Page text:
There's been a fundamental limitation of web applications that has bugged me for the longest time. I don't think I got a good idea of what it was until I started looking at my iOS devices, and realized it was the same thing that bugged me about them. There's no common filesystem on any of them.
This is something incredibly frustrating about the iOS: Each application has its own filesystem. Each application has its own way of listing your available documents. Each application has its own way of interfacing with external document storage systems (i.e., Dropbox, iCloud, etc...). It's possible to move documents between these filesystems: There's a shared photo repository, and a way for users to explicitly send documents from one application to another, but this functionality has to be enabled by the developers of both applications, has to be initiated by the user explicitly, and creates a copy of the document, which makes it a pain to keep track of which application currently has the "working" copy of your document.
This same thing has been showing up in web applications. The scarcity of fully featured web applications makes it difficult to see this effect clearly, but try editing a document with both Office 365 and Google Docs, and see how sane you stay.
This begs the question: why? Why limit your applications in this way?
In the case of web applications, it's a technical limitation. I'll get back to that, but first let's have a look at the iOS. There's an actual hierarchical filesystem under the hood. App developers must deal with paths and file pointers. Yet, there was a conscious decision on the part of iOS's designers to force application developers to build their own document management systems:
- There's no file management widget or application.
- There's no integration support for alternative hierarchical document management systems (e.g., Dropbox).
- Each application has (conceptually at least) its own independent filesystem.
So why? Why build each application into a walled garden?
I don't have a singular answer to this question, but this model actually has a number of very nice benefits.
Specialized vs Standardized Formats
There are a number of formats out there, many of which are (explicitly or implicitly) standardized. PDF, Jpeg, PNG, TIFF, MP3, Matroshka Video, Powerpoint, and Rich Text Format are all examples of formats for encoding a wide range of different document types. Even among standards, there is some duplication. Jpeg, PNG, and TIFF are all formats for encoding image data, but each has a slightly different set of benefits, each applicable to different types of image data.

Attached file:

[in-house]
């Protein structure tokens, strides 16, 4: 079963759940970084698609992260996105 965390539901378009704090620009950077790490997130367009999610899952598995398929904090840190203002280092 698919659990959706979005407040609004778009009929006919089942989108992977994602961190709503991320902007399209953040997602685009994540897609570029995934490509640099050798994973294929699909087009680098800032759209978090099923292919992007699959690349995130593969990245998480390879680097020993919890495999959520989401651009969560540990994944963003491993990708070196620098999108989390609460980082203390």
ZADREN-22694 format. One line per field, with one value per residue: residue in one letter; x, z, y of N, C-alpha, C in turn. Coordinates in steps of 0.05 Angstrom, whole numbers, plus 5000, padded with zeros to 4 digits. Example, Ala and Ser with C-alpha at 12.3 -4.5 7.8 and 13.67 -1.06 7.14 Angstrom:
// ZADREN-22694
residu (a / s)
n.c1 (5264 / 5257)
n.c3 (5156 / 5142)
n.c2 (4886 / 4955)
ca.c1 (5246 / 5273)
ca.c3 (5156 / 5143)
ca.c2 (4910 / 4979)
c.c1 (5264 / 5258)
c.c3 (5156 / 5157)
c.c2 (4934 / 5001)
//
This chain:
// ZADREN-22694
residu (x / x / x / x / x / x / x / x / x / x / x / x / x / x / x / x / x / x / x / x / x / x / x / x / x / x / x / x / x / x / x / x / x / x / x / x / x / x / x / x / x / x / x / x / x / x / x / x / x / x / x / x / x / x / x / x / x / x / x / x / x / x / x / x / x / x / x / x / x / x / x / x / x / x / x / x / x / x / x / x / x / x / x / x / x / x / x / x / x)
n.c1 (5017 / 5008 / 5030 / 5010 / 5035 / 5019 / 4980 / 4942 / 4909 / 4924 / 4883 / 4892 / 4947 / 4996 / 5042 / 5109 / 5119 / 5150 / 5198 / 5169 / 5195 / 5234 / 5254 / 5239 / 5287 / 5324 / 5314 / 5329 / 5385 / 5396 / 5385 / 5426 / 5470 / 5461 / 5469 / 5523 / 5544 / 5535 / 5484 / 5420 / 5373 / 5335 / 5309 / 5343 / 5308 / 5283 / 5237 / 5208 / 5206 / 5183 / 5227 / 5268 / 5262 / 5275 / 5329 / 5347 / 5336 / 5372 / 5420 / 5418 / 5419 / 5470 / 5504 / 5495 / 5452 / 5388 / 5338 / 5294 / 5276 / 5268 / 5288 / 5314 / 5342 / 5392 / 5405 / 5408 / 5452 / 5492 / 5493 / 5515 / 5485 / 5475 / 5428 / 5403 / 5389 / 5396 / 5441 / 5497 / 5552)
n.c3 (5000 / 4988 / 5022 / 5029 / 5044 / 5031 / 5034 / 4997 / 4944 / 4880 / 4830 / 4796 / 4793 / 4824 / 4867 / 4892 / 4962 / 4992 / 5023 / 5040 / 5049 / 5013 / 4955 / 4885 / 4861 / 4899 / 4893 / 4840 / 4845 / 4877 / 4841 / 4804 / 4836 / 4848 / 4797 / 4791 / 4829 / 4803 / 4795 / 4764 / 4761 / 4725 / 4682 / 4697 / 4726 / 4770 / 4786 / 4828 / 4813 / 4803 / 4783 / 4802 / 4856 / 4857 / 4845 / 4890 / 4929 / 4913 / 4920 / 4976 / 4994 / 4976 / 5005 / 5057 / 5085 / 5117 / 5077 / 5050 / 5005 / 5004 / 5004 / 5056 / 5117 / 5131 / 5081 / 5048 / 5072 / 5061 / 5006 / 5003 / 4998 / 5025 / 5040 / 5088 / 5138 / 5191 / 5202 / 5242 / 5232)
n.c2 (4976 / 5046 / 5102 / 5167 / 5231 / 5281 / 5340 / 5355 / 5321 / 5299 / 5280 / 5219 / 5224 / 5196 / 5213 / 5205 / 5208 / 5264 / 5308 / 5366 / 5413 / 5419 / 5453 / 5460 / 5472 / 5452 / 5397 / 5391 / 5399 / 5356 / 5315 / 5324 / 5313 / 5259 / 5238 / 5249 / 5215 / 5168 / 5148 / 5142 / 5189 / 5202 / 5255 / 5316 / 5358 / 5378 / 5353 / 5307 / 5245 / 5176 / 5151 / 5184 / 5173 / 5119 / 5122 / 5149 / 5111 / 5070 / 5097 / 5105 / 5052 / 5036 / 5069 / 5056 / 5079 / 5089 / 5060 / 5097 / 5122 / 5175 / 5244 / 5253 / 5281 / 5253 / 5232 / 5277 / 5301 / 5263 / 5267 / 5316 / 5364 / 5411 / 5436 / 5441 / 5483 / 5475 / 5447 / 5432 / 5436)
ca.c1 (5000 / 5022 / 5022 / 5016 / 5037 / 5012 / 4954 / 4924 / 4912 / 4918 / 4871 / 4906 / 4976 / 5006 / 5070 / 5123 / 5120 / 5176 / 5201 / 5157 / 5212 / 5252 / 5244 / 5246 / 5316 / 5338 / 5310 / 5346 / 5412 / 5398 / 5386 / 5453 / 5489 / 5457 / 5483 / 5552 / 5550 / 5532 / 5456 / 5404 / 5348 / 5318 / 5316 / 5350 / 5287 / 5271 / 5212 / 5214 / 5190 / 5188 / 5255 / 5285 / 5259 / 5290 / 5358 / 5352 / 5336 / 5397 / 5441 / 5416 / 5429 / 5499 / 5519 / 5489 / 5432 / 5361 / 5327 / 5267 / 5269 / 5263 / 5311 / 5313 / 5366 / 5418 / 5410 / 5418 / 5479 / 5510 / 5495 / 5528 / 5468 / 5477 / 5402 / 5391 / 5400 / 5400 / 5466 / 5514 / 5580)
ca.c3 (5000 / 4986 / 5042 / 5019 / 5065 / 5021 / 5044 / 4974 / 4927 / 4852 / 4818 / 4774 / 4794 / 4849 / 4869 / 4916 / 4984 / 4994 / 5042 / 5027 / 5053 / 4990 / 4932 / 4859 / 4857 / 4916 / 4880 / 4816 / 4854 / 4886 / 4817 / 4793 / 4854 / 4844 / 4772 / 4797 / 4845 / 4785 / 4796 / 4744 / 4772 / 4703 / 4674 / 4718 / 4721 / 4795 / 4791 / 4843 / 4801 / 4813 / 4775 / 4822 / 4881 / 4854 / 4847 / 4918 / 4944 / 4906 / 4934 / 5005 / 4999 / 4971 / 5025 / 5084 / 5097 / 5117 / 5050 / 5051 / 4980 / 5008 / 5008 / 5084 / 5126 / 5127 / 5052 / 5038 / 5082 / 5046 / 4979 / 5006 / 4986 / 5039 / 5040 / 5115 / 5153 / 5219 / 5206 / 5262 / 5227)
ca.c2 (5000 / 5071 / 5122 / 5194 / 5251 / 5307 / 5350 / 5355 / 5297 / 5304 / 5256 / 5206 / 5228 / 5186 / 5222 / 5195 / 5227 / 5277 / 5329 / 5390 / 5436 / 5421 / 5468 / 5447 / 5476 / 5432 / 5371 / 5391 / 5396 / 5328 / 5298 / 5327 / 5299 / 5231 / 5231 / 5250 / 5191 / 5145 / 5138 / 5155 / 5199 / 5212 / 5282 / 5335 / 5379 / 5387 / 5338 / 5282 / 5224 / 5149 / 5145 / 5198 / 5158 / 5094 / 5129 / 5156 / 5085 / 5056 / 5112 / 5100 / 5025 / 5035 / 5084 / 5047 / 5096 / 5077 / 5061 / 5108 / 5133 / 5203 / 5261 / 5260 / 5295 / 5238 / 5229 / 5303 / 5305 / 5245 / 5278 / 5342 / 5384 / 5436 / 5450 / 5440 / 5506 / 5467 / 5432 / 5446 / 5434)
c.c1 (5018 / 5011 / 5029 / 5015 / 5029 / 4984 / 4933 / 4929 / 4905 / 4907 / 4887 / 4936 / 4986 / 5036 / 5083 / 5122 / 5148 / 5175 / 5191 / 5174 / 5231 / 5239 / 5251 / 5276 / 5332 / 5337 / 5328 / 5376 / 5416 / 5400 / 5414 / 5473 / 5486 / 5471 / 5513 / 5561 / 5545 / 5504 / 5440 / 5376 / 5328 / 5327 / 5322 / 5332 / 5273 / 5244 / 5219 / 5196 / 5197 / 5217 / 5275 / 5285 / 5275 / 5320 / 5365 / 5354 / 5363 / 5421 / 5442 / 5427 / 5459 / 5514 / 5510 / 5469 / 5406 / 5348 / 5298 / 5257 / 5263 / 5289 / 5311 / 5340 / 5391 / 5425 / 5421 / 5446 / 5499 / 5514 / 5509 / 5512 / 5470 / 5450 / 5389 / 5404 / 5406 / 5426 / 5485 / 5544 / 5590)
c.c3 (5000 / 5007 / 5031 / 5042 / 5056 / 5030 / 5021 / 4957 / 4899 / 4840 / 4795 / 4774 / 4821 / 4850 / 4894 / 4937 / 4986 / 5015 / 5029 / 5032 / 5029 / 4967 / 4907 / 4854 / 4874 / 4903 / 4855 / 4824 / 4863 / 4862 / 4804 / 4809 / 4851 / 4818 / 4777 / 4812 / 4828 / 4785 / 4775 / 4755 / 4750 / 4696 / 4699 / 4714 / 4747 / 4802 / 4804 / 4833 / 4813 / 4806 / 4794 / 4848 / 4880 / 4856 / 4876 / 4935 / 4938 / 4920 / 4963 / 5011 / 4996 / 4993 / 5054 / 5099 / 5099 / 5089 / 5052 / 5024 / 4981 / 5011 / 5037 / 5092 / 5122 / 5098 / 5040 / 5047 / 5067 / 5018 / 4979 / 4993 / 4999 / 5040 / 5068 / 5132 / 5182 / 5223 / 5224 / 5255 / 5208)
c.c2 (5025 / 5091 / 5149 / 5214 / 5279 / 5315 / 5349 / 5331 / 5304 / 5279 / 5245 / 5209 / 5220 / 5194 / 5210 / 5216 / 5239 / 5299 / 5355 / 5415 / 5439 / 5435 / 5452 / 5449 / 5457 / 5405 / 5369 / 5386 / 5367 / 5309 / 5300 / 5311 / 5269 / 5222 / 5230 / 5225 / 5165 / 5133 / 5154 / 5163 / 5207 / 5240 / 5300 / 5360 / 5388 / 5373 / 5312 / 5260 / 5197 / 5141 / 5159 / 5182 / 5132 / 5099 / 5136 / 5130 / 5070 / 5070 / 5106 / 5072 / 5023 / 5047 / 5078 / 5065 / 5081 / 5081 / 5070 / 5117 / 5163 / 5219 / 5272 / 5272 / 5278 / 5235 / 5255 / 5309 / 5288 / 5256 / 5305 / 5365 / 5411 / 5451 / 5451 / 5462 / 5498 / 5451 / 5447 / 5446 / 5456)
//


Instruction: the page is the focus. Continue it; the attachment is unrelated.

If there's this much duplication among standard image formats, imagine how much duplication there is among non-standards. Let's have a look at some image formats used by the products of a single company: Adobe. Photoshop, Illustrator, and InDesign each manage image data, but have their own distinct formats.
Each application is designed to do something different. Photoshop is designed to edit raster data, Illustrator is designed to edit vector data, and InDesign is designed to manage page layouts. Because the applications are designed with different functionality in mind, each has a different notion of what an ideal layout is for the data being managed. If nothing else, different applications may find different metadata or index structures necessary on top of the core data.
My blog editor is a good example. At the heart of it, the editor just manages a list of rich text (HTML) files organized in a nice simple hierarchy. But then for each directory it has some metadata (the blog that the directory corresponds to), and for each text file it has some metadata (title, tags, categories, server options). There are inter-document relationships that it keeps track of (if a post has media/images/etc...), and it keeps itself synchronized with the blog posts already on the server. The core content (the HTML text file) is enhanced by application-specific metadata that allows the editor to effectively interact with the blog. It would be much harder to design such an application if the user was required to explicitly manage application state. Inter document relationships in particular are extremely difficult to manage (as anyone who has tried to move HTML from one website to another can attest to).
Meanwhile, providing an explicit export function (a'la iOS) forces the application developer to provide functionality for translating their own custom document format/metadata/etc... into a standardized format. This clearly demarcated boundary, if used properly, could actually increase compatibility between applications, while allowing each to maintain their own custom data formats appropriate for their own specific application.
This is running a little long, so I'll return next week with a few more benefits of the iOS document model.